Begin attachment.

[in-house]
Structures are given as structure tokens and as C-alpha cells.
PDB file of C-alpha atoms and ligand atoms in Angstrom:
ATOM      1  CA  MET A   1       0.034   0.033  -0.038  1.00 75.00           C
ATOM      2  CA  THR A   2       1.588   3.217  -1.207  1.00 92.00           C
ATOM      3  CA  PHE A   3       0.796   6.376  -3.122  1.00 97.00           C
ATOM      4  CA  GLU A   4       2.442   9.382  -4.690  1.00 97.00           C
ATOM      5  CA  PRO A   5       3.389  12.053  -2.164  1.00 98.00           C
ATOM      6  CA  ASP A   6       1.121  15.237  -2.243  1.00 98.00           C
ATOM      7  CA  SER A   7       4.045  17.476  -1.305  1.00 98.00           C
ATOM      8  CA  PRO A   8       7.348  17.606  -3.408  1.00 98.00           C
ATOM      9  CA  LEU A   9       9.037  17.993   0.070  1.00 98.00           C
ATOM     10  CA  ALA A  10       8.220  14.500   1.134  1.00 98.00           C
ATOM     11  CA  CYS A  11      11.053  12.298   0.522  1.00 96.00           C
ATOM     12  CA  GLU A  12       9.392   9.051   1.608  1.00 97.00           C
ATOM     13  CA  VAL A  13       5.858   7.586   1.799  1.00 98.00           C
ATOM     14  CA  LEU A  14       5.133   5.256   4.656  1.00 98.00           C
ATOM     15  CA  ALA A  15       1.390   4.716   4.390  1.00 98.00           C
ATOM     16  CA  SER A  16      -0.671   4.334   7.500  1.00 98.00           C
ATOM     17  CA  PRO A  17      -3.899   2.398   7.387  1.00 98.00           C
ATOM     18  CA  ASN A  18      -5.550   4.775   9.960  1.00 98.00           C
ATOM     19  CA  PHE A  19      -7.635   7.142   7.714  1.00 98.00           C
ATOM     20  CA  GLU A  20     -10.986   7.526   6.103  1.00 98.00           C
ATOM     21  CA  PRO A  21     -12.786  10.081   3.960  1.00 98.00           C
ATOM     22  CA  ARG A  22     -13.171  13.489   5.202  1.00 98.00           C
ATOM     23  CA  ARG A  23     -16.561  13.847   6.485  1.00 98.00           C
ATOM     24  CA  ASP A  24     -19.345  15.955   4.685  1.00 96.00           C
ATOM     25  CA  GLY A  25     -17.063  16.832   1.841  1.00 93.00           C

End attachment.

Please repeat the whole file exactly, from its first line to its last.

[in-house]
Structures are given as structure tokens and as C-alpha cells.
PDB file of C-alpha atoms and ligand atoms in Angstrom:
ATOM      1  CA  MET A   1       0.034   0.033  -0.038  1.00 75.00           C
ATOM      2  CA  THR A   2       1.588   3.217  -1.207  1.00 92.00           C
ATOM      3  CA  PHE A   3       0.796   6.376  -3.122  1.00 97.00           C
ATOM      4  CA  GLU A   4       2.442   9.382  -4.690  1.00 97.00           C
ATOM      5  CA  PRO A   5       3.389  12.053  -2.164  1.00 98.00           C
ATOM      6  CA  ASP A   6       1.121  15.237  -2.243  1.00 98.00           C
ATOM      7  CA  SER A   7       4.045  17.476  -1.305  1.00 98.00           C
ATOM      8  CA  PRO A   8       7.348  17.606  -3.408  1.00 98.00           C
ATOM      9  CA  LEU A   9       9.037  17.993   0.070  1.00 98.00           C
ATOM     10  CA  ALA A  10       8.220  14.500   1.134  1.00 98.00           C
ATOM     11  CA  CYS A  11      11.053  12.298   0.522  1.00 96.00           C
ATOM     12  CA  GLU A  12       9.392   9.051   1.608  1.00 97.00           C
ATOM     13  CA  VAL A  13       5.858   7.586   1.799  1.00 98.00           C
ATOM     14  CA  LEU A  14       5.133   5.256   4.656  1.00 98.00           C
ATOM     15  CA  ALA A  15       1.390   4.716   4.390  1.00 98.00           C
ATOM     16  CA  SER A  16      -0.671   4.334   7.500  1.00 98.00           C
ATOM     17  CA  PRO A  17      -3.899   2.398   7.387  1.00 98.00           C
ATOM     18  CA  ASN A  18      -5.550   4.775   9.960  1.00 98.00           C
ATOM     19  CA  PHE A  19      -7.635   7.142   7.714  1.00 98.00           C
ATOM     20  CA  GLU A  20     -10.986   7.526   6.103  1.00 98.00           C
ATOM     21  CA  PRO A  21     -12.786  10.081   3.960  1.00 98.00           C
ATOM     22  CA  ARG A  22     -13.171  13.489   5.202  1.00 98.00           C
ATOM     23  CA  ARG A  23     -16.561  13.847   6.485  1.00 98.00           C
ATOM     24  CA  ASP A  24     -19.345  15.955   4.685  1.00 96.00           C
ATOM     25  CA  GLY A  25     -17.063  16.832   1.841  1.00 93.00           C